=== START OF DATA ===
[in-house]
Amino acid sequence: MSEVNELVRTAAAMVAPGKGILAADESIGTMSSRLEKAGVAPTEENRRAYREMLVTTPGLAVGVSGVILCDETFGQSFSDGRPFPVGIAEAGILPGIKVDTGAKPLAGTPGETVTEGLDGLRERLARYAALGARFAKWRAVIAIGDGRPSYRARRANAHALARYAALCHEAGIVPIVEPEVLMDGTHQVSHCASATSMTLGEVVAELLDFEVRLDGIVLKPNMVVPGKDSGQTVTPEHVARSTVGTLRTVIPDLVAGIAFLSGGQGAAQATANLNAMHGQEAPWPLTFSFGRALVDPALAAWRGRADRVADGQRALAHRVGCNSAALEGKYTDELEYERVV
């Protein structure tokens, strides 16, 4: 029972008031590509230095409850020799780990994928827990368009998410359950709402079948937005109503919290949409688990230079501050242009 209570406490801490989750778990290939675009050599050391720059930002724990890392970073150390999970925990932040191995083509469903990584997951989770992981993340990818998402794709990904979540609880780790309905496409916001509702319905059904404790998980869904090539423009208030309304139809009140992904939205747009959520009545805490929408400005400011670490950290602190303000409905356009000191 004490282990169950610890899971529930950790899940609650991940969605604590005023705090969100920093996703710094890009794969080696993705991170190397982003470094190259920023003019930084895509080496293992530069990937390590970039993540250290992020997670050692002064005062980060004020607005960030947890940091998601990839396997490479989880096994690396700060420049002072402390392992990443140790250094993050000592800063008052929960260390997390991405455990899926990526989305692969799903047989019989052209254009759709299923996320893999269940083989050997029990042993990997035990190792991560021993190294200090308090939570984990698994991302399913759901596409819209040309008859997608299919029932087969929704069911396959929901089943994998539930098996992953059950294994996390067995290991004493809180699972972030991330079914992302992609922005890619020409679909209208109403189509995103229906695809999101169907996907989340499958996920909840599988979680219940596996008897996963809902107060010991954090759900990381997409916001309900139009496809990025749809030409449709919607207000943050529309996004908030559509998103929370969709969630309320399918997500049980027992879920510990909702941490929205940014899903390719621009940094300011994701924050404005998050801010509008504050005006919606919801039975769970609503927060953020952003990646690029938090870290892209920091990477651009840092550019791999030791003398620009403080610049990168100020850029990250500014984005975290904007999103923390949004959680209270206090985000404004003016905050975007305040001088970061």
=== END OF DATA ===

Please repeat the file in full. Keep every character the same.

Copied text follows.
[in-house]
Amino acid sequence: MSEVNELVRTAAAMVAPGKGILAADESIGTMSSRLEKAGVAPTEENRRAYREMLVTTPGLAVGVSGVILCDETFGQSFSDGRPFPVGIAEAGILPGIKVDTGAKPLAGTPGETVTEGLDGLRERLARYAALGARFAKWRAVIAIGDGRPSYRARRANAHALARYAALCHEAGIVPIVEPEVLMDGTHQVSHCASATSMTLGEVVAELLDFEVRLDGIVLKPNMVVPGKDSGQTVTPEHVARSTVGTLRTVIPDLVAGIAFLSGGQGAAQATANLNAMHGQEAPWPLTFSFGRALVDPALAAWRGRADRVADGQRALAHRVGCNSAALEGKYTDELEYERVV
């Protein structure tokens, strides 16, 4: 029972008031590509230095409850020799780990994928827990368009998410359950709402079948937005109503919290949409688990230079501050242009 209570406490801490989750778990290939675009050599050391720059930002724990890392970073150390999970925990932040191995083509469903990584997951989770992981993340990818998402794709990904979540609880780790309905496409916001509702319905059904404790998980869904090539423009208030309304139809009140992904939205747009959520009545805490929408400005400011670490950290602190303000409905356009000191 004490282990169950610890899971529930950790899940609650991940969605604590005023705090969100920093996703710094890009794969080696993705991170190397982003470094190259920023003019930084895509080496293992530069990937390590970039993540250290992020997670050692002064005062980060004020607005960030947890940091998601990839396997490479989880096994690396700060420049002072402390392992990443140790250094993050000592800063008052929960260390997390991405455990899926990526989305692969799903047989019989052209254009759709299923996320893999269940083989050997029990042993990997035990190792991560021993190294200090308090939570984990698994991302399913759901596409819209040309008859997608299919029932087969929704069911396959929901089943994998539930098996992953059950294994996390067995290991004493809180699972972030991330079914992302992609922005890619020409679909209208109403189509995103229906695809999101169907996907989340499958996920909840599988979680219940596996008897996963809902107060010991954090759900990381997409916001309900139009496809990025749809030409449709919607207000943050529309996004908030559509998103929370969709969630309320399918997500049980027992879920510990909702941490929205940014899903390719621009940094300011994701924050404005998050801010509008504050005006919606919801039975769970609503927060953020952003990646690029938090870290892209920091990477651009840092550019791999030791003398620009403080610049990168100020850029990250500014984005975290904007999103923390949004959680209270206090985000404004003016905050975007305040001088970061």